We can already date the time when the disaster forged for Intel: Apple began to be displeased with the giant in 2015, when it introduced the Skylake architecture, as explained by François Piednoël, ex-engineer of Intel. The new processor had too many problems at source for Cupertino’s high quality standards and it was at this point that Apple would have made the decision to do without Intel.
Tim Cook’s used the first Skylake chip with the 2015 iMac and repeated on the 2016 MacBook and MacBook Pro, and problems soon arose. According to this engineer, it was “basically the poor quality of Skylake that caused Apple to flee the platform,” he says. Without hair on his tongue and already far from Intel’s payroll, Piednoël maintains that the quality of the Skylake was “abnormally bad” and there were constant claims by those from the block; “Apple was the client that reported the most problems in this architecture.”
The former Intel employee believes that Apple at that time began to consider other options and it is possible that at that time they decided to manufacture their own processors themselves when they did not find solid alternatives. Now, is this really the only reason that has prompted Apple to give such a major change in strategy? It may be one of the causes, but possibly not the main one. The manufacturer has gained significant autonomy in the manufacturing process by not depending on anyone and making their own decisions.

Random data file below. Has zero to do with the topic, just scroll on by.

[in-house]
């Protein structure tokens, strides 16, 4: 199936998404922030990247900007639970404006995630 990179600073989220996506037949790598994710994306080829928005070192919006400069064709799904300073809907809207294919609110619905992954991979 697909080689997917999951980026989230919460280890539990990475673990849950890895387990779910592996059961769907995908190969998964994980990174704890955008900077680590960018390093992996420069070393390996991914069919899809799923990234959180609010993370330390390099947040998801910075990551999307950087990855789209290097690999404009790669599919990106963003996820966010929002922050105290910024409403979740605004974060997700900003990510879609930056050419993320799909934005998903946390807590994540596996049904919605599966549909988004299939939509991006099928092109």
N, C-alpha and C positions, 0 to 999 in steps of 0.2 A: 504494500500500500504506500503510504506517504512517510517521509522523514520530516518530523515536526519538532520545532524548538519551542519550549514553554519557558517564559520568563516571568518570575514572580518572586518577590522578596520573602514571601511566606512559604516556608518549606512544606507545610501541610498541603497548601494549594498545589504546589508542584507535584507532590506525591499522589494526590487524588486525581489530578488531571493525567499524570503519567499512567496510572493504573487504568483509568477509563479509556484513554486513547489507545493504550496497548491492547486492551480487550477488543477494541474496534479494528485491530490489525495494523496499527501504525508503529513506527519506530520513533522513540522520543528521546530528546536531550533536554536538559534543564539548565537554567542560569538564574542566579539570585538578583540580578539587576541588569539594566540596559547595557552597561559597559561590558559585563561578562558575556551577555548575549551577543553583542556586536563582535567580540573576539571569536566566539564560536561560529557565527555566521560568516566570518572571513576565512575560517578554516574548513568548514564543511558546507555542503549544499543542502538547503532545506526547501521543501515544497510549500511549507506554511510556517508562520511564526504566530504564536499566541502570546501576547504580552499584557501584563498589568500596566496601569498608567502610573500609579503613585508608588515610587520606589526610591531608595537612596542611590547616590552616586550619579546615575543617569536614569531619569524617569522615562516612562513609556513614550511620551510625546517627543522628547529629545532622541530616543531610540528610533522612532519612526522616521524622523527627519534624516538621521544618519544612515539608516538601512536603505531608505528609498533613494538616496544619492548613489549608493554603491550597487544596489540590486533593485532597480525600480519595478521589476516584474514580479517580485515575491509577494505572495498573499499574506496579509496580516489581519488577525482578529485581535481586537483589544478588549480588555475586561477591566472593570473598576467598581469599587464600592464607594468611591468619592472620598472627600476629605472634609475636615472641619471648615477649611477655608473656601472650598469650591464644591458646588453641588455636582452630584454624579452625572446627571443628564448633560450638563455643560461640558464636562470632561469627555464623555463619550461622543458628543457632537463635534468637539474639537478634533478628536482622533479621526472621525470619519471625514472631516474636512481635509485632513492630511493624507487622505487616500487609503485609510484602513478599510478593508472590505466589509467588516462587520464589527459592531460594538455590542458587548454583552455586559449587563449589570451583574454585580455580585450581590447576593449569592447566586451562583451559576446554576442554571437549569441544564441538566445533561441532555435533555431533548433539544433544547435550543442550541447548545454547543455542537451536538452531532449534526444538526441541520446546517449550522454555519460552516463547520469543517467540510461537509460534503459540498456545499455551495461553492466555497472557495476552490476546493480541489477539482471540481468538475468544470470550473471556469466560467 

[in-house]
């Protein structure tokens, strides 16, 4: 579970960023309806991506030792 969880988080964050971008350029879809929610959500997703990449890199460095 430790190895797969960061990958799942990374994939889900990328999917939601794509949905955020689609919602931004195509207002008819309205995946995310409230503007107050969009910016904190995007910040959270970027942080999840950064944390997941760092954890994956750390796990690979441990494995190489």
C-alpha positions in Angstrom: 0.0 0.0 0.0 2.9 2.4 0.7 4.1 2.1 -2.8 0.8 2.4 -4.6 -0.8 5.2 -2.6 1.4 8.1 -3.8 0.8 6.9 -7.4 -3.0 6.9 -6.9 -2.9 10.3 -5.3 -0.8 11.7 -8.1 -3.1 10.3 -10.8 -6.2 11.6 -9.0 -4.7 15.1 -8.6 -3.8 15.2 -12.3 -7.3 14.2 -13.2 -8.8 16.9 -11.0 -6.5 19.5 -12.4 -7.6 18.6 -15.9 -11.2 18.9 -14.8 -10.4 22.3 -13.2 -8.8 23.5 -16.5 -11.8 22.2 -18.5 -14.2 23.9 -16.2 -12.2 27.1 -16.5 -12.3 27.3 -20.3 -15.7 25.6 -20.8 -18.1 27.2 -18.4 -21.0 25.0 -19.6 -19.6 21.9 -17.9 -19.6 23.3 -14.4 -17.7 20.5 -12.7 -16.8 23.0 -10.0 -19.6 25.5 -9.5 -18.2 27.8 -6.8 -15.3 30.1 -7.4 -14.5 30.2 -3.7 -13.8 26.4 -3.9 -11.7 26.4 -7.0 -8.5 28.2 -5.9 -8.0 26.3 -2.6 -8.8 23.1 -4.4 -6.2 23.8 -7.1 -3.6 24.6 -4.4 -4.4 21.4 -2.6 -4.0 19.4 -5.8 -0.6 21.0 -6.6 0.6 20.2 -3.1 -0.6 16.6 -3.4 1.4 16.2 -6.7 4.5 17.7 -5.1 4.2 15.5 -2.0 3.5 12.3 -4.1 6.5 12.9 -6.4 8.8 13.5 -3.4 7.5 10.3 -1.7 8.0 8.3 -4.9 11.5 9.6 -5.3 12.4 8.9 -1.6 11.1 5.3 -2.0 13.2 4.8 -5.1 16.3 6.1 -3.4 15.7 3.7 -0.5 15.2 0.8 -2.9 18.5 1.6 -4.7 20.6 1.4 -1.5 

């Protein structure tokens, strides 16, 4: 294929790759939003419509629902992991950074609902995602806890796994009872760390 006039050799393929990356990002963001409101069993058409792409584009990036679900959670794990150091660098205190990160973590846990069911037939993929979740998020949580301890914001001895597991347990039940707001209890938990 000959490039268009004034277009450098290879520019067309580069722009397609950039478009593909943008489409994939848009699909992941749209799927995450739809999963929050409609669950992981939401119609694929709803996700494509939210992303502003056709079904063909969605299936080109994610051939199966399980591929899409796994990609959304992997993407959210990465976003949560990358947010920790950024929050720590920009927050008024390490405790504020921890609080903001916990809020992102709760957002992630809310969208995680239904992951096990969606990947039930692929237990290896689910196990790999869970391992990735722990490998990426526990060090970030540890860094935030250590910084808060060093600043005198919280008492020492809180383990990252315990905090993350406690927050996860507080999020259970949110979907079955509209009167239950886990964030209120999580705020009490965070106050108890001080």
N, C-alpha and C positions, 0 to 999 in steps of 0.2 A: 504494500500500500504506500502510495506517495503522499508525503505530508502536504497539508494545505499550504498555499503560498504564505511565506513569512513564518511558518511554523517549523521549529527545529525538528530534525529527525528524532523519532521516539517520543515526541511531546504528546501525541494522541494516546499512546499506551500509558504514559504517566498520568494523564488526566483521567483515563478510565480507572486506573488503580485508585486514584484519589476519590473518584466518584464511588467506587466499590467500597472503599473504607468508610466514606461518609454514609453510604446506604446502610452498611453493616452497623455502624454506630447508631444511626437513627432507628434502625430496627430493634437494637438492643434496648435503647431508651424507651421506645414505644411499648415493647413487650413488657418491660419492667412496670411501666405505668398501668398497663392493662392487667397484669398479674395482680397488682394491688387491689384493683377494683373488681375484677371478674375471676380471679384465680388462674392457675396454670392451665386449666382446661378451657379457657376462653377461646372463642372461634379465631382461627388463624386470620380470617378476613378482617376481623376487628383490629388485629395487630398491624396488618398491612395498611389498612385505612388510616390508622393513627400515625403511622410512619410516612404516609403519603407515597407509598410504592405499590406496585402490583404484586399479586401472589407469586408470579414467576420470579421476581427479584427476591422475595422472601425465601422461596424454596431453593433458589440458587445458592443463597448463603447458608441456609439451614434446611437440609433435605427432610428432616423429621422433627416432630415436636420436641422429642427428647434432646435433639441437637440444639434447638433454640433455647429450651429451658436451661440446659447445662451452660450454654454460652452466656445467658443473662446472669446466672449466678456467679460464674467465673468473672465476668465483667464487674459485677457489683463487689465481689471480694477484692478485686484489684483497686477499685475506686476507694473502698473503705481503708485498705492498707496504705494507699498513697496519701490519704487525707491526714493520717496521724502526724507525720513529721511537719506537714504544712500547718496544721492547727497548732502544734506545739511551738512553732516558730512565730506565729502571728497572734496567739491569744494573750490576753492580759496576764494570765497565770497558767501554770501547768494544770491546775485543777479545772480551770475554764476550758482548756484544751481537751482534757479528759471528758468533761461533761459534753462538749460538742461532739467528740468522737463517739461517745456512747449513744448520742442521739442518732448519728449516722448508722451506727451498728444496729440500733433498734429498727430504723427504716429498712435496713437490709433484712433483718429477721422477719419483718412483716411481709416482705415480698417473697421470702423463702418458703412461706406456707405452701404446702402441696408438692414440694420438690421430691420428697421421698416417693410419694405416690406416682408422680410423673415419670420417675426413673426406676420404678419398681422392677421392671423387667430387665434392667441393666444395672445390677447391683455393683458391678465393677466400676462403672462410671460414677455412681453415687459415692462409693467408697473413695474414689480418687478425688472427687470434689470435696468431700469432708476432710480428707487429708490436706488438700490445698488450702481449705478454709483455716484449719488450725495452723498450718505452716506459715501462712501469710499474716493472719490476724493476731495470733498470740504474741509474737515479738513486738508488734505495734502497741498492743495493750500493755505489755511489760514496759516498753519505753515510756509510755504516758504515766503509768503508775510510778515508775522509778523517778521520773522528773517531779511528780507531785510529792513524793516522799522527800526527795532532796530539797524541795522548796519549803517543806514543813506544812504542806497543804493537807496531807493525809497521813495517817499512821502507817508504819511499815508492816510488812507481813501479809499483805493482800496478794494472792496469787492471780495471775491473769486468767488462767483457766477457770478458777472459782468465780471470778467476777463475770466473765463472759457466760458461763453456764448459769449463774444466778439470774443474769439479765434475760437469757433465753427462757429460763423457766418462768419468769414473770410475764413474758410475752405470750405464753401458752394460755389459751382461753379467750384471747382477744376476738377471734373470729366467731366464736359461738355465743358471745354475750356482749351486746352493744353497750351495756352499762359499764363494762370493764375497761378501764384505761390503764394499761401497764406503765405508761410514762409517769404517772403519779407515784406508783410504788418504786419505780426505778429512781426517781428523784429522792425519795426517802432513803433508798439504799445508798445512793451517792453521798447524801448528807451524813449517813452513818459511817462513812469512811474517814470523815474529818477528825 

On the other hand, Apple can design the chips from scratch and configure them specifically for the needs of the computer that is going to equip them, optimizing resources to the maximum. Being a designer and manufacturer, and given the size of the company, Apple will apply large economies of scale and ultimately achieve greater profitability by incorporating processors as one more piece of the house. The move can have a major impact on the industry because it could eventually ‘infect’ its rivals. What if Microsoft designed and manufactured its own processors for the Surface?